The Ballad Of Tommy LiPuma

The Ballad of Tommy LiPuma

These books always suck. A friend, or the writer himself, believes someone with a foothold in the music business once upon a time, even a household name, deserves to have their story written and the result is…unreadable. First and foremost because the author can’t write. And they don’t understand one of the great rules of writing, that sometimes you have to leave the best stuff out, because it doesn’t serve the story you’re telling. The authors are so busy cramming their tomes with stories and facts that the end result is unreadable, and readability is the key. You want readers, and if they’re turned off, your project is a failure. But at least once a week someone begs to send me their book, oftentimes self-published, believing if they just get a little publicity they’ll have a best-seller, and they can smile in satisfaction while they make a bit of money.

But these books always fail.

So they pile up in my house until there’s a day when I course through them, quickly, and put them in the discard pile. And today I had five. I allotted twenty minutes, that was more than enough, but I saved Ben Sidran’s book on Tommy LiPuma for last, because Ben had written me a personal note and Ralph Simon had told me about it on the phone. I just had to convince myself it sucked, and then toss it, justified in my non-read, no matter how close a friend Ralph is. We’re all overscheduled, we all have no time – to listen to someone’s album, to read their book, to watch their movie or TV show is a huge commitment. Usually their friends do and say how great it is, so you can read the few reviews online, and the creator can believe they were a victim of the system, when nothing could be further from the truth.

So, I’ve scheduled this twenty minutes because I’m expecting a delivery, and there’s not enough time to accomplish anything else.

So I started Ben Sidran’s Tommy LiPuma book at 1:15 in the afternoon, and I just finished it at 7:30 tonight. I could not put it down. I blew off everything else, I watched the day fade away, I was engrossed.

I used to hear from Tommy LiPuma all the time, and unlike most of the oldsters, he did not e-mail me to correct me, or to tell me I did not have the complete story, as if I can write an encyclopedia on every subject. Tommy was always friendly and accessible, and informative at the same time. He dealt with me like an equal, which is rare, the music business is one of hierarchy, people look down on you, even if their success happened long ago, they want to send the message that you do not deserve entrance into their club.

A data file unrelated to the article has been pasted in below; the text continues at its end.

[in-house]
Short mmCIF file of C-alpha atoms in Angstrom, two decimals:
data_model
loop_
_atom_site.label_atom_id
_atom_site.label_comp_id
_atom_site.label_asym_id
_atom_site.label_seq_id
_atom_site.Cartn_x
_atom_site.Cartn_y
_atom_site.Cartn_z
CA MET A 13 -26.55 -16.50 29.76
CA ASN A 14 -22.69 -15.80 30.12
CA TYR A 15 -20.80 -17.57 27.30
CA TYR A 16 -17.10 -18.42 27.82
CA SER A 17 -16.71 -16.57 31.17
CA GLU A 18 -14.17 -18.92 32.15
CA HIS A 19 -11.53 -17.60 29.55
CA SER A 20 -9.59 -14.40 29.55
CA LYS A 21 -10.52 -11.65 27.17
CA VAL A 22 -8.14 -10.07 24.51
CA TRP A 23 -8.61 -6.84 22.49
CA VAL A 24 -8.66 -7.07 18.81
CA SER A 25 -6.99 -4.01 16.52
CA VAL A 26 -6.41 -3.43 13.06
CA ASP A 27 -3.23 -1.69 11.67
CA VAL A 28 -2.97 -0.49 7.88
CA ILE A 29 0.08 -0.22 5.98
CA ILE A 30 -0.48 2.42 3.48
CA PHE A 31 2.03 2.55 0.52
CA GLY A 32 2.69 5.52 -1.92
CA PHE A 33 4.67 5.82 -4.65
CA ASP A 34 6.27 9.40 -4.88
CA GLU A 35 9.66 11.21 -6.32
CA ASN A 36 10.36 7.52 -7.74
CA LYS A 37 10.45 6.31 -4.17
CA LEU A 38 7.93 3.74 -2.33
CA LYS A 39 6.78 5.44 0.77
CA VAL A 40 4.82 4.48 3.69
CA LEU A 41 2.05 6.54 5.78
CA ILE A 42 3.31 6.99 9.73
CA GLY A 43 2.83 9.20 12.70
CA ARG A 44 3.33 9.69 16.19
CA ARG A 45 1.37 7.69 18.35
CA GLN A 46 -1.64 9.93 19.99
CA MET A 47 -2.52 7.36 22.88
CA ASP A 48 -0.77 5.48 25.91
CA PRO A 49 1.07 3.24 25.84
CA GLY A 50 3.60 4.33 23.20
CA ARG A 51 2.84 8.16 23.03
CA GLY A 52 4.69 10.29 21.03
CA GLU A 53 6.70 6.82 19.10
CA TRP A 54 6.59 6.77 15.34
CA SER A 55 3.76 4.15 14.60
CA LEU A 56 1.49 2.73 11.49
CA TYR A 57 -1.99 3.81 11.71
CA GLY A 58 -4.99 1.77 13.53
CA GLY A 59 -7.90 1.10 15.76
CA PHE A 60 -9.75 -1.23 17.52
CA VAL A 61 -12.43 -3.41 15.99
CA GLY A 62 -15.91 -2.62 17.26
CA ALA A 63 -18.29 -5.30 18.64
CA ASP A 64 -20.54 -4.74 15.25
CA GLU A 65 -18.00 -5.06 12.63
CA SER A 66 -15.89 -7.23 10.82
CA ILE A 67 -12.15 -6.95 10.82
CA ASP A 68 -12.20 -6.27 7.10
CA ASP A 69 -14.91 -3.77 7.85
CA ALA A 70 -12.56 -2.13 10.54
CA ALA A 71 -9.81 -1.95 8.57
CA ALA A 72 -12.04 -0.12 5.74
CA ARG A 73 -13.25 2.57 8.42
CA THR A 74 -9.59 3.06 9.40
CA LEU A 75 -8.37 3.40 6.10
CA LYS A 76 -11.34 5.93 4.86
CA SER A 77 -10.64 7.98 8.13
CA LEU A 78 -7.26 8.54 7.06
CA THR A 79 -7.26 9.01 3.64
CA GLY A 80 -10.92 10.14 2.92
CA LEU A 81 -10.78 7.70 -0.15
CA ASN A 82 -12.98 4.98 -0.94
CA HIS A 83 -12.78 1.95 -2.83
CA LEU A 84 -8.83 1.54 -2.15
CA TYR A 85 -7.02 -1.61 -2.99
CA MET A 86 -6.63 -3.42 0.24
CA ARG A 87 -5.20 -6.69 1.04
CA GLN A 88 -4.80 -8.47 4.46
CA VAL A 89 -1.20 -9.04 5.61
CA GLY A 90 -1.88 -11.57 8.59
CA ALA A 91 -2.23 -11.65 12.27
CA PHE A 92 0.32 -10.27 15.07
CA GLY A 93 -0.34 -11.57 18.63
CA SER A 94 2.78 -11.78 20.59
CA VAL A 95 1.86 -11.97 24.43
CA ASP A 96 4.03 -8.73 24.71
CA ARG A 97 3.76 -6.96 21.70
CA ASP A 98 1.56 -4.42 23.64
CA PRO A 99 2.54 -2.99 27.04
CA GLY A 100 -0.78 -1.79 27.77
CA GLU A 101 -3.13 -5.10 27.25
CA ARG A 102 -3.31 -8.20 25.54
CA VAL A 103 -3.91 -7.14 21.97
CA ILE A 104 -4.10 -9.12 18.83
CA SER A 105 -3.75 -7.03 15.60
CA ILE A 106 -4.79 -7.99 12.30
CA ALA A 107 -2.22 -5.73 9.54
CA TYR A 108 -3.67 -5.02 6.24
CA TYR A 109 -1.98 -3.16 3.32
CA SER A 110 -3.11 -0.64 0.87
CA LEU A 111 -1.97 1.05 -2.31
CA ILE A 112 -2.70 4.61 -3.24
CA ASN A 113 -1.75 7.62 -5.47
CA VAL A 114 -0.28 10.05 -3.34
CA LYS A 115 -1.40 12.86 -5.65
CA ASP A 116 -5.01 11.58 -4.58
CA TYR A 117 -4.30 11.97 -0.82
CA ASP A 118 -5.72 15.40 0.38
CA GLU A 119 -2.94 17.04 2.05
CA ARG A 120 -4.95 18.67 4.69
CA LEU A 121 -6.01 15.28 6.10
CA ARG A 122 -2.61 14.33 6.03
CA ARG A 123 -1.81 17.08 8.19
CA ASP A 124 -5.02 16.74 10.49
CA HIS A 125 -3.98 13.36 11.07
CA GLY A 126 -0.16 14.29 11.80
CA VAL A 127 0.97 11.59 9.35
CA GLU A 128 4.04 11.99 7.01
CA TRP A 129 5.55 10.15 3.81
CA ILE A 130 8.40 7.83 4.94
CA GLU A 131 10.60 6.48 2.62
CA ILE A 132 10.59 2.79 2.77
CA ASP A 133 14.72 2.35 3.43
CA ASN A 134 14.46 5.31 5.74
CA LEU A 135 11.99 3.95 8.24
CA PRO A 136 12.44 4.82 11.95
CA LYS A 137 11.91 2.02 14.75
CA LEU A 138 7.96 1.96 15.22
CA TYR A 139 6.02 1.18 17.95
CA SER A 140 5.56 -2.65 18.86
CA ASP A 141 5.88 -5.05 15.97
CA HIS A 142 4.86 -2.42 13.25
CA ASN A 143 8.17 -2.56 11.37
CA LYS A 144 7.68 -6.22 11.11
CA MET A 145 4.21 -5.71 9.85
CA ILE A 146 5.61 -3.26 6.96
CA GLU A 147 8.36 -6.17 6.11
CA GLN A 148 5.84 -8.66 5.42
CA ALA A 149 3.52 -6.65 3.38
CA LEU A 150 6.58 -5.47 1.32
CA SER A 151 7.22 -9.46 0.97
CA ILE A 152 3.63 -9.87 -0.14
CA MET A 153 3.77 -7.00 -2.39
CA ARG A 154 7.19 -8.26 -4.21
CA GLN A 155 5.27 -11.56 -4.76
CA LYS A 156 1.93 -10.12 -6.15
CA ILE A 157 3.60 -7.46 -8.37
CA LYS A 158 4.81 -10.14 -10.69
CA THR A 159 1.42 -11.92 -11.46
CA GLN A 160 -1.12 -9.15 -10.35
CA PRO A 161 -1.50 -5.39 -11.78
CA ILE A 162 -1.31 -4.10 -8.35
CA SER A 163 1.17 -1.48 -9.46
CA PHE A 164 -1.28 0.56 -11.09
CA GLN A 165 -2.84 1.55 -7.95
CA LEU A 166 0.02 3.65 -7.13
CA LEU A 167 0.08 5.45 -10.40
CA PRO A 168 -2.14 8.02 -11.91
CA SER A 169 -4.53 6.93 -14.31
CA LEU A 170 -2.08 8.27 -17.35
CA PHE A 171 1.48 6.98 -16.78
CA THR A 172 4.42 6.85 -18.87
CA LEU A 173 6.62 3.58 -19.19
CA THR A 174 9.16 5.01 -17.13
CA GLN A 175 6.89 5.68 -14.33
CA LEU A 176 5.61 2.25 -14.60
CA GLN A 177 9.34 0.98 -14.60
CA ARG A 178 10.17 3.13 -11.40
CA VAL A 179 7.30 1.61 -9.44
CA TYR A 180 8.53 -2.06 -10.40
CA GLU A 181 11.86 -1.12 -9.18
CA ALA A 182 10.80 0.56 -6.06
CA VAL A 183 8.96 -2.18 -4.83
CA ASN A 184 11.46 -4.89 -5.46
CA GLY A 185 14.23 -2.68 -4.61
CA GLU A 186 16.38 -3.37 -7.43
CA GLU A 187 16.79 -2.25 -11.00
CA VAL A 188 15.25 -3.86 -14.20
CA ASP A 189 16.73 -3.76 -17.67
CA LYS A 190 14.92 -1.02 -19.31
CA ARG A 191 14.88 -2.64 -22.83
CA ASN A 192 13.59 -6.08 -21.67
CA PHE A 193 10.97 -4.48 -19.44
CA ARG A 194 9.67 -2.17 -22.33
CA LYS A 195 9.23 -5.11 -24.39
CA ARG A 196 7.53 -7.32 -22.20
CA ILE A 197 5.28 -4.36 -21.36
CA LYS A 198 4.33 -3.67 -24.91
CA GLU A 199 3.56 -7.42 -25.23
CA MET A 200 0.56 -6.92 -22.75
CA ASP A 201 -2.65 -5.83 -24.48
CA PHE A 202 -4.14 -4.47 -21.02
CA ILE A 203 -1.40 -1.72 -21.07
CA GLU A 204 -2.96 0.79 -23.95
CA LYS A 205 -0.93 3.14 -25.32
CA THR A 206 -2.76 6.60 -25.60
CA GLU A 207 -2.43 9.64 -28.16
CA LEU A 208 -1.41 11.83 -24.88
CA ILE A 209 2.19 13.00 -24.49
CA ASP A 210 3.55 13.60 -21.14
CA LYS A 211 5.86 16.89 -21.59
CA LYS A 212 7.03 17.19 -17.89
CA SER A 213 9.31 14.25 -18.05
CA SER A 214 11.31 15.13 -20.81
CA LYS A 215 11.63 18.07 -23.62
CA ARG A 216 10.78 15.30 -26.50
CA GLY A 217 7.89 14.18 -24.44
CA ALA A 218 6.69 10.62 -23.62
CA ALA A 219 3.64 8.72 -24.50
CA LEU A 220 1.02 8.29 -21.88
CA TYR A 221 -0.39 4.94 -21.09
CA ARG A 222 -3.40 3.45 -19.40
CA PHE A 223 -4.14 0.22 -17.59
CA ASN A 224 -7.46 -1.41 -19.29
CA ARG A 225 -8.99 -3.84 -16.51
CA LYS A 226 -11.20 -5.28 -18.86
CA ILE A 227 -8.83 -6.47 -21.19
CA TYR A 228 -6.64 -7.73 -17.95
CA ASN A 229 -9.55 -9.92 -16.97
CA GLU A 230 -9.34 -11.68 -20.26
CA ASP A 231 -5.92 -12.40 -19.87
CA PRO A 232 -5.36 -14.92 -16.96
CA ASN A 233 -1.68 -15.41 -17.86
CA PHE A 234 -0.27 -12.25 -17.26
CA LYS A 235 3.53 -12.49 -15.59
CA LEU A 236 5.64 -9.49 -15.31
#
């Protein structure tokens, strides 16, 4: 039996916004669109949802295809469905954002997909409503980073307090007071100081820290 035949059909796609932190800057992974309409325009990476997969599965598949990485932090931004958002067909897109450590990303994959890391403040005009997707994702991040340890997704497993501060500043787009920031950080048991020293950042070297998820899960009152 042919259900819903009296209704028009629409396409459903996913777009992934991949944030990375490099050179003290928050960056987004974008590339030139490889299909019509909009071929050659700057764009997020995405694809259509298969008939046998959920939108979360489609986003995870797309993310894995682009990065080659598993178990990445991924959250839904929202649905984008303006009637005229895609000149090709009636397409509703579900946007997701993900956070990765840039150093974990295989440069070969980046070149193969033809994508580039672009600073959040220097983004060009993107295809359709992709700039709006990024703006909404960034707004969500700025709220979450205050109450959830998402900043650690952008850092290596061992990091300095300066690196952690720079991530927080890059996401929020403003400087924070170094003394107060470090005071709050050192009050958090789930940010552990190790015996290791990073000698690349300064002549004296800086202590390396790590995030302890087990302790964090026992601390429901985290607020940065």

And Tommy lived longer than so many of his compatriots. He would weigh in with tidbits when they passed. And then, suddenly, Tommy passed too. He wasn’t supposed to. The longer you live, the longer you live. Statistically that’s true. Think about it. And I have honestly felt his absence in my inbox for the past couple of years, but not so much I was gonna read a bad book about him.

“The Ballad of Tommy LiPuma” is different from all the dreck. You see it’s a compendium of stories. That’s the essence of the entertainment business. Sure, there are some stars, but they can only be on stage an hour or two every night. And it’s a business of grifters and criminals…you need no CV to get into the music business, usually it’s a hindrance, it comes down to who you are.

And Tommy LiPuma was the son of an immigrant barber. Living in Cleveland, cutting hair himself, eventually going on the road to play with a band and getting burned out by the one nighters, deciding to go straight. But he could only cut hair one day, and then he got a job schlepping boxes in the warehouse of a record distributor. How did he get this job? Via the contacts he made as a barber. Right place, right time. Tommy cut hair at the epicenter of radio in Cleveland. And Tommy’s dad could not fathom this choice, making less than a barber shipping boxes, what kind of future was that?

Not the kind you get going to an Ivy League school, getting a graduate degree. you believe that education allows you to start…at least in the middle. But not in the music business, you’ve got to start at the bottom, pay your dues and earn your ascension. Working in the entertainment business is not a right, but a privilege, and to succeed you need to get along, know people and work your network, being good is not good enough.

So, eventually Tommy becomes a radio promotion man, first in L.A., then in New York, and then goes into publishing. You’ve got to do what’s in your heart, what you’re good at. Tommy tried to sell records, he was bad at it. He could do the promo gig, it’s just that he wanted to be closer to the music. And from publishing Tommy went into record production and there begins a storied career.

So, when you get together with music people, it’s all about their stories. Some are famous for it. Donald Tarlton has had me in stitches multiple times, talking about the night the Who got locked up in jail after a Montreal show. Donald got money from the mob, and when he went to bail them out, the members of the band had their hands on the bars and were singing “Don’t Fence Me In.” I’m not sure if that reads funny, but if you heard Donald tell it, the same way he told the story of his thirty minute disco at Expo 67, you’d never forget it. You see there are some facts, which you embellish, which you rearrange, and then you puff yourself up, pump the adrenaline, and do your best to be a great raconteur. Hell, Joe Smith was more famous as a toastmaster than as a record executive. Sure, I’m stretching the truth, but I can remember Joe telling me the story of “Workingman’s Dead”…he signed the band, he kept begging them to make one for ME, and they finally did.